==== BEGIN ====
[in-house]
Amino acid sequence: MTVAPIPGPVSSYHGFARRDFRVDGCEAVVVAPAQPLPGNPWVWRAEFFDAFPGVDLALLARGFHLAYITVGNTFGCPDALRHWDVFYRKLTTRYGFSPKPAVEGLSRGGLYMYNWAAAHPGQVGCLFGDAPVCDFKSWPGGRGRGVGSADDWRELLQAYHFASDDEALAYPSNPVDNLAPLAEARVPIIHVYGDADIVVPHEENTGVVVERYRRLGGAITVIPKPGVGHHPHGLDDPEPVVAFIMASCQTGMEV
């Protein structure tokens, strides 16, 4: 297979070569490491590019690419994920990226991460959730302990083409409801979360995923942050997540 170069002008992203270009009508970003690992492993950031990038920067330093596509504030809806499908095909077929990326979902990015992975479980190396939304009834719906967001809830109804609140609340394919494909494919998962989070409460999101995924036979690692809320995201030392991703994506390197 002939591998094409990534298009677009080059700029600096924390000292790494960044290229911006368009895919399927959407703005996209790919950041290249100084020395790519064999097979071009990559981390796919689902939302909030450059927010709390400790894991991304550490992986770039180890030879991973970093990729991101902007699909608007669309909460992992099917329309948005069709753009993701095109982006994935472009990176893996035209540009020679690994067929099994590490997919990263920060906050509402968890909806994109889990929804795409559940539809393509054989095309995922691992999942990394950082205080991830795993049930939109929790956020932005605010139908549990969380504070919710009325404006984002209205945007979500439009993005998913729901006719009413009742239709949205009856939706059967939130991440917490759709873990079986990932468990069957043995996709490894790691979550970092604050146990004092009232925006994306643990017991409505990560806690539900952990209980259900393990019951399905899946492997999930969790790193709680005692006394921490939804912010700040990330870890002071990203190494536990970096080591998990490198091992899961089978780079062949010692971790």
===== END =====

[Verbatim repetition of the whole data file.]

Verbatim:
[in-house]
Amino acid sequence: MTVAPIPGPVSSYHGFARRDFRVDGCEAVVVAPAQPLPGNPWVWRAEFFDAFPGVDLALLARGFHLAYITVGNTFGCPDALRHWDVFYRKLTTRYGFSPKPAVEGLSRGGLYMYNWAAAHPGQVGCLFGDAPVCDFKSWPGGRGRGVGSADDWRELLQAYHFASDDEALAYPSNPVDNLAPLAEARVPIIHVYGDADIVVPHEENTGVVVERYRRLGGAITVIPKPGVGHHPHGLDDPEPVVAFIMASCQTGMEV
């Protein structure tokens, strides 16, 4: 297979070569490491590019690419994920990226991460959730302990083409409801979360995923942050997540 170069002008992203270009009508970003690992492993950031990038920067330093596509504030809806499908095909077929990326979902990015992975479980190396939304009834719906967001809830109804609140609340394919494909494919998962989070409460999101995924036979690692809320995201030392991703994506390197 002939591998094409990534298009677009080059700029600096924390000292790494960044290229911006368009895919399927959407703005996209790919950041290249100084020395790519064999097979071009990559981390796919689902939302909030450059927010709390400790894991991304550490992986770039180890030879991973970093990729991101902007699909608007669309909460992992099917329309948005069709753009993701095109982006994935472009990176893996035209540009020679690994067929099994590490997919990263920060906050509402968890909806994109889990929804795409559940539809393509054989095309995922691992999942990394950082205080991830795993049930939109929790956020932005605010139908549990969380504070919710009325404006984002209205945007979500439009993005998913729901006719009413009742239709949205009856939706059967939130991440917490759709873990079986990932468990069957043995996709490894790691979550970092604050146990004092009232925006994306643990017991409505990560806690539900952990209980259900393990019951399905899946492997999930969790790193709680005692006394921490939804912010700040990330870890002071990203190494536990970096080591998990490198091992899961089978780079062949010692971790």